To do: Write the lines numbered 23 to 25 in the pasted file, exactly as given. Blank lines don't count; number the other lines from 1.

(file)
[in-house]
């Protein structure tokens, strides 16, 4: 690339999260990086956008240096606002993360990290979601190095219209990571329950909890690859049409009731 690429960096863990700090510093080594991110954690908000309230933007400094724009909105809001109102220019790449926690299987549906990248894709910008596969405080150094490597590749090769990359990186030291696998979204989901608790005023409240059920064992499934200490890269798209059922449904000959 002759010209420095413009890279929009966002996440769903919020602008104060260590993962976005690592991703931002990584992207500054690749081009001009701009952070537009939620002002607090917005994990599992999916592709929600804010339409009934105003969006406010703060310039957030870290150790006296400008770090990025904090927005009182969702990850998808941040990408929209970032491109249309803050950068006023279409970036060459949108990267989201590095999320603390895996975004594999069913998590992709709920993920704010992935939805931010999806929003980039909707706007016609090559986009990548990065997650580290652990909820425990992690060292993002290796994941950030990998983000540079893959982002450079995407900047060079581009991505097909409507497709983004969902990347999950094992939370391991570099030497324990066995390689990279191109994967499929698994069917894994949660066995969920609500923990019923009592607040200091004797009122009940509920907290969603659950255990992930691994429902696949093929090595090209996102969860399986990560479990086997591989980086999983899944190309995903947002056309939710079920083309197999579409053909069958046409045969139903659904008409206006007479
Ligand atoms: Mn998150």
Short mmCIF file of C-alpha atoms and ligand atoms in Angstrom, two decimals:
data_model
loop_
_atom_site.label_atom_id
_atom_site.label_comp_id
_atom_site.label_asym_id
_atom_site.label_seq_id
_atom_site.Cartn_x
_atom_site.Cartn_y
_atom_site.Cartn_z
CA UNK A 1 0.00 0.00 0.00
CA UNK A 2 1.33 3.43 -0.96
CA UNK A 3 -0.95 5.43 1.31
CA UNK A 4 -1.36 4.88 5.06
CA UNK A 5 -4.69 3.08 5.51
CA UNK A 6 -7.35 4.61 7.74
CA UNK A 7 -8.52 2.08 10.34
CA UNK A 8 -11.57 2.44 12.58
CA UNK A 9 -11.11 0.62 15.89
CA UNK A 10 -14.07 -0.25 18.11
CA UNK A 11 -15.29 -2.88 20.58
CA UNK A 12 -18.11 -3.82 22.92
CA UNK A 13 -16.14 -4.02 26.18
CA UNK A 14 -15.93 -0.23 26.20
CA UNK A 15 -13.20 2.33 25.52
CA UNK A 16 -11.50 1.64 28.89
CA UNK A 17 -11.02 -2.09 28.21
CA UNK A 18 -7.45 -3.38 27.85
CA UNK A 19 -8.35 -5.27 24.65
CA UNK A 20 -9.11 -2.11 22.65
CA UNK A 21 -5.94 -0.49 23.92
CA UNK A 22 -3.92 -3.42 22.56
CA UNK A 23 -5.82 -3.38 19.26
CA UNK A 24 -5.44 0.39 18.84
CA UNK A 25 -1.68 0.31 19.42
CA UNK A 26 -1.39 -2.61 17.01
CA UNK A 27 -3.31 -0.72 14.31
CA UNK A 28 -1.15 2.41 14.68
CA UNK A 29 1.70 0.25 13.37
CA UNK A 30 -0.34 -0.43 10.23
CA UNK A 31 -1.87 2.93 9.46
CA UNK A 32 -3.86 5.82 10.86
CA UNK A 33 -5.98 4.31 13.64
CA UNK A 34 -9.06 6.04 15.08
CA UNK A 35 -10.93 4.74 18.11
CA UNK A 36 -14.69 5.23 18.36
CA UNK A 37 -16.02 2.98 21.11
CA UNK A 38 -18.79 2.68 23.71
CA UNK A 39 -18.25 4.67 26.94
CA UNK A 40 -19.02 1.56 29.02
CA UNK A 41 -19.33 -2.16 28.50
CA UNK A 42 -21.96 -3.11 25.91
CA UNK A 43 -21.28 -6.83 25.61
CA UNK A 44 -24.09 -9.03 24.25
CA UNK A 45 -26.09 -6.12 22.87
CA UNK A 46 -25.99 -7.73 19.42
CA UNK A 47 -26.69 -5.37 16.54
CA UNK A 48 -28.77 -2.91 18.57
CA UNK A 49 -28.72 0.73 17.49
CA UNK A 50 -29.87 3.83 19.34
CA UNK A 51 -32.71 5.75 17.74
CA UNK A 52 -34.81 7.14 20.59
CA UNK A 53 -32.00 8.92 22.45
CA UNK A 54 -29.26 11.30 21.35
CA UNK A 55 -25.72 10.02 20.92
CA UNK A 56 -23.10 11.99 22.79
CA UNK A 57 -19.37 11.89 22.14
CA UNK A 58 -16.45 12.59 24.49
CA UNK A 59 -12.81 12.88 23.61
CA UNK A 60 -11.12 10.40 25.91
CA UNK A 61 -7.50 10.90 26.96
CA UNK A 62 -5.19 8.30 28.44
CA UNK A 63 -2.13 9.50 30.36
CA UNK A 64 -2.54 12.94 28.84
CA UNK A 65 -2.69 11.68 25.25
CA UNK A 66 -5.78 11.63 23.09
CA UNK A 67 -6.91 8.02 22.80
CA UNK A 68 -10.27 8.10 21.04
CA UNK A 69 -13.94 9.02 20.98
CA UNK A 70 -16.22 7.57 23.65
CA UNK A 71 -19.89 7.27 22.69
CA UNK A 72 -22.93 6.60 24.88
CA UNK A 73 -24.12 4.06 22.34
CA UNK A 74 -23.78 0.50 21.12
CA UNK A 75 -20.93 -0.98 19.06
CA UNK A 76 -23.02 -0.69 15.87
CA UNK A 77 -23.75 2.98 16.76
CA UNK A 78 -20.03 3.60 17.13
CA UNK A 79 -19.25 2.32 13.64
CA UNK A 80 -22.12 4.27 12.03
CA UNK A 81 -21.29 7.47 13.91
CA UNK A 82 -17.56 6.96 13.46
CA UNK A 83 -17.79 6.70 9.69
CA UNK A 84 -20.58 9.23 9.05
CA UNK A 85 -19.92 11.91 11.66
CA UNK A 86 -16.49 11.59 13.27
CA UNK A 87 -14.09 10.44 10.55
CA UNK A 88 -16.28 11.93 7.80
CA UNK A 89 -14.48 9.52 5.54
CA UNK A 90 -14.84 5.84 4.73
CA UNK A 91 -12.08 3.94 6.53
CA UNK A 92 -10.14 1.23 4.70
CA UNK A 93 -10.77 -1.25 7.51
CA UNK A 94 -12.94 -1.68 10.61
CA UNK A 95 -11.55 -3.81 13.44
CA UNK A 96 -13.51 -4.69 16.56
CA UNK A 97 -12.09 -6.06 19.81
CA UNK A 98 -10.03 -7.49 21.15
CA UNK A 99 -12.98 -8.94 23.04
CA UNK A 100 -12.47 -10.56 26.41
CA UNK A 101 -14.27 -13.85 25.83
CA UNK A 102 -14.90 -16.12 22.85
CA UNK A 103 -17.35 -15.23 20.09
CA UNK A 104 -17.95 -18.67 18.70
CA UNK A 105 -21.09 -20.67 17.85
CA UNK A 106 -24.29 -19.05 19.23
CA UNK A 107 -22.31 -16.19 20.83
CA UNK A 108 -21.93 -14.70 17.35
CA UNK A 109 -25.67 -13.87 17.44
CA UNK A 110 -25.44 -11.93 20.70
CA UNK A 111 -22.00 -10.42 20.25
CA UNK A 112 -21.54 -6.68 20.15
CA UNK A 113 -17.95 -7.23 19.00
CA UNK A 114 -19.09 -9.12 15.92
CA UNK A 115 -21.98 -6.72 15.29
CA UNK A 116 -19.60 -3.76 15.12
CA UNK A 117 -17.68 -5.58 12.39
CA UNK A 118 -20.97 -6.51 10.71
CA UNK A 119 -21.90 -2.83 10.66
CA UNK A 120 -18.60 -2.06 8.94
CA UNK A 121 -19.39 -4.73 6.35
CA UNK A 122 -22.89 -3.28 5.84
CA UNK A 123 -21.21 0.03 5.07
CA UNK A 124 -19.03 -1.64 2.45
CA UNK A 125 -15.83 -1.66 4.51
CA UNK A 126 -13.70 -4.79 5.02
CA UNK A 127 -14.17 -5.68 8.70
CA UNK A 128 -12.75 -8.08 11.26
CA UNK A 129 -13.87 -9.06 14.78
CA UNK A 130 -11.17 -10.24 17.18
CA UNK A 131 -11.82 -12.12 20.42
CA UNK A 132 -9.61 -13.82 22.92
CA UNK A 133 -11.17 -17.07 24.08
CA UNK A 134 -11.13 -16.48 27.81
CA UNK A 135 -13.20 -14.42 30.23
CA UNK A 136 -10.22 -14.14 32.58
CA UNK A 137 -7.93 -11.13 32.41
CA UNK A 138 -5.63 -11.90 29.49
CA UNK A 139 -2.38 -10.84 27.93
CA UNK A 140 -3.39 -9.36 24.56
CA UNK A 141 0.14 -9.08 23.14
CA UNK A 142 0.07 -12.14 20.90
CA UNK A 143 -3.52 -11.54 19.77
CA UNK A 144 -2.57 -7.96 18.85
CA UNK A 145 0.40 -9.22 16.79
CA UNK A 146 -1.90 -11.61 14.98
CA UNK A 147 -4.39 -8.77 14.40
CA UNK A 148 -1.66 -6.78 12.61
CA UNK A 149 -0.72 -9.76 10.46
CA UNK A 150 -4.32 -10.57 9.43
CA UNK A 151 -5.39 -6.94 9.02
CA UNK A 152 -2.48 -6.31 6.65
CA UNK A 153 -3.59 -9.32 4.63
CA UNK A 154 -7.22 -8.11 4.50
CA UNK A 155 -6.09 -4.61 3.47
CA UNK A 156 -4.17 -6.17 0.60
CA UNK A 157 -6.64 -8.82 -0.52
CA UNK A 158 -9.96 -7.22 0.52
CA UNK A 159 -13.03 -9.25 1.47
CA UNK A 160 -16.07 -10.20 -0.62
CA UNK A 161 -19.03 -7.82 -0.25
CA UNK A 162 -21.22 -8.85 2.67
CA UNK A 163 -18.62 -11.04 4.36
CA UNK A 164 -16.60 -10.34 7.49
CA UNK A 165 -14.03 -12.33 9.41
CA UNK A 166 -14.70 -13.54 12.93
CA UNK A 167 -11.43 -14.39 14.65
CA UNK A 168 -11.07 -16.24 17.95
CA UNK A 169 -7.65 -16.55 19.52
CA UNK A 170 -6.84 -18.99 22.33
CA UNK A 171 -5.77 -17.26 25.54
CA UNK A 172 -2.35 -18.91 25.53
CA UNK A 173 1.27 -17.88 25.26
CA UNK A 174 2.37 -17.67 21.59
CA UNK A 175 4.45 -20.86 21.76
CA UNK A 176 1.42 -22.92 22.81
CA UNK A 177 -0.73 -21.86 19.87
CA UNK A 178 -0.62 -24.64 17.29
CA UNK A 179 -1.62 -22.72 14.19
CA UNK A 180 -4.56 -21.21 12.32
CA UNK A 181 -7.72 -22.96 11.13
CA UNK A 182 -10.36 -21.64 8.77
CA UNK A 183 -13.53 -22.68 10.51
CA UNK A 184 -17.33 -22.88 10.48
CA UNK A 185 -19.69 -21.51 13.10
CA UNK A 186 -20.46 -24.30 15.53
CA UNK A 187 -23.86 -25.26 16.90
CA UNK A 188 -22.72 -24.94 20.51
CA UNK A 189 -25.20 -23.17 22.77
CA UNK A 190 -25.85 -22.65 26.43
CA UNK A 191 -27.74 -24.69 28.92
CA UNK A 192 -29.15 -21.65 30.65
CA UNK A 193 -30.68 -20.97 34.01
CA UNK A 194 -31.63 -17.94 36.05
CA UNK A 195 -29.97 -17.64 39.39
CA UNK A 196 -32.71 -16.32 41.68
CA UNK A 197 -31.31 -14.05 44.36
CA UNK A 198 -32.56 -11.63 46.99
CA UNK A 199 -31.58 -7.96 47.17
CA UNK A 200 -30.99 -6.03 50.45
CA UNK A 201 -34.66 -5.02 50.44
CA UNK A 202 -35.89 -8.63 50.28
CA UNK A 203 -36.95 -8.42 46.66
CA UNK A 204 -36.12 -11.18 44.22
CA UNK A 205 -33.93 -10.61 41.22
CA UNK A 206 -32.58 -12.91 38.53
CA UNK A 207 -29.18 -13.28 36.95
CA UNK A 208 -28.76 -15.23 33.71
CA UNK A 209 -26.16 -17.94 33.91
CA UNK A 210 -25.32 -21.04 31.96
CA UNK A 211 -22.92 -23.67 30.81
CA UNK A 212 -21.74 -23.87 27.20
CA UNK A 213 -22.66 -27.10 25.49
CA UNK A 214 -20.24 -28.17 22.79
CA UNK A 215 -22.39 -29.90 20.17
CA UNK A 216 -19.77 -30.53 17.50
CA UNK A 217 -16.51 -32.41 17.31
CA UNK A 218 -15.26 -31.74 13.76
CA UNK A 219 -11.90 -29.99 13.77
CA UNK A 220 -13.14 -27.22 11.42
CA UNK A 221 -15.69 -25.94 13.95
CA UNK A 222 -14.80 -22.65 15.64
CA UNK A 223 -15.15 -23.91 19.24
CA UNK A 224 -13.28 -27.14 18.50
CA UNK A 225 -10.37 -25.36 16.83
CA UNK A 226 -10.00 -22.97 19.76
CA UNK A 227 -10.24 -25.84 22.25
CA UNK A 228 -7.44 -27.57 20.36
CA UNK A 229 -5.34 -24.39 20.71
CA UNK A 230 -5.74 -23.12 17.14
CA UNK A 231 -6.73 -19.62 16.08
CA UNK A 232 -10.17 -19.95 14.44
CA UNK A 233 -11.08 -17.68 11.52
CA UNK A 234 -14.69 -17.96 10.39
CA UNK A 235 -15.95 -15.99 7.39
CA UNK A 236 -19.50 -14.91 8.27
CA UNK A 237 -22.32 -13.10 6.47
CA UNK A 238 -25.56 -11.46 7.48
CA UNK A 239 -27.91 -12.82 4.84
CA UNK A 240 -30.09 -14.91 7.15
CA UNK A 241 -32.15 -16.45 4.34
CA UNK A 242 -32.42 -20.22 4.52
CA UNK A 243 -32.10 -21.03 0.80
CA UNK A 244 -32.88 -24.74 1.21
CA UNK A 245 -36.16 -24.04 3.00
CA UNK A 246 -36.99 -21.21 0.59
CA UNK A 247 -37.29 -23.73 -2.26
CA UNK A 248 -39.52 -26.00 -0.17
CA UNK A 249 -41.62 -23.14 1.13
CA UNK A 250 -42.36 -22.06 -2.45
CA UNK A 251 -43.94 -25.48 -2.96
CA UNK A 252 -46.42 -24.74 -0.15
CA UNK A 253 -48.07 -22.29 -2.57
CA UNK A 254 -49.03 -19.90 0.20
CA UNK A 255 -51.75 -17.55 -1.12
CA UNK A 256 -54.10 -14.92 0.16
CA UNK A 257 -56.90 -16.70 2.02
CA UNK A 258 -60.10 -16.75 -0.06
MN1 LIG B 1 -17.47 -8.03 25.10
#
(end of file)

CA UNK A 10 -14.07 -0.25 18.11
CA UNK A 11 -15.29 -2.88 20.58
CA UNK A 12 -18.11 -3.82 22.92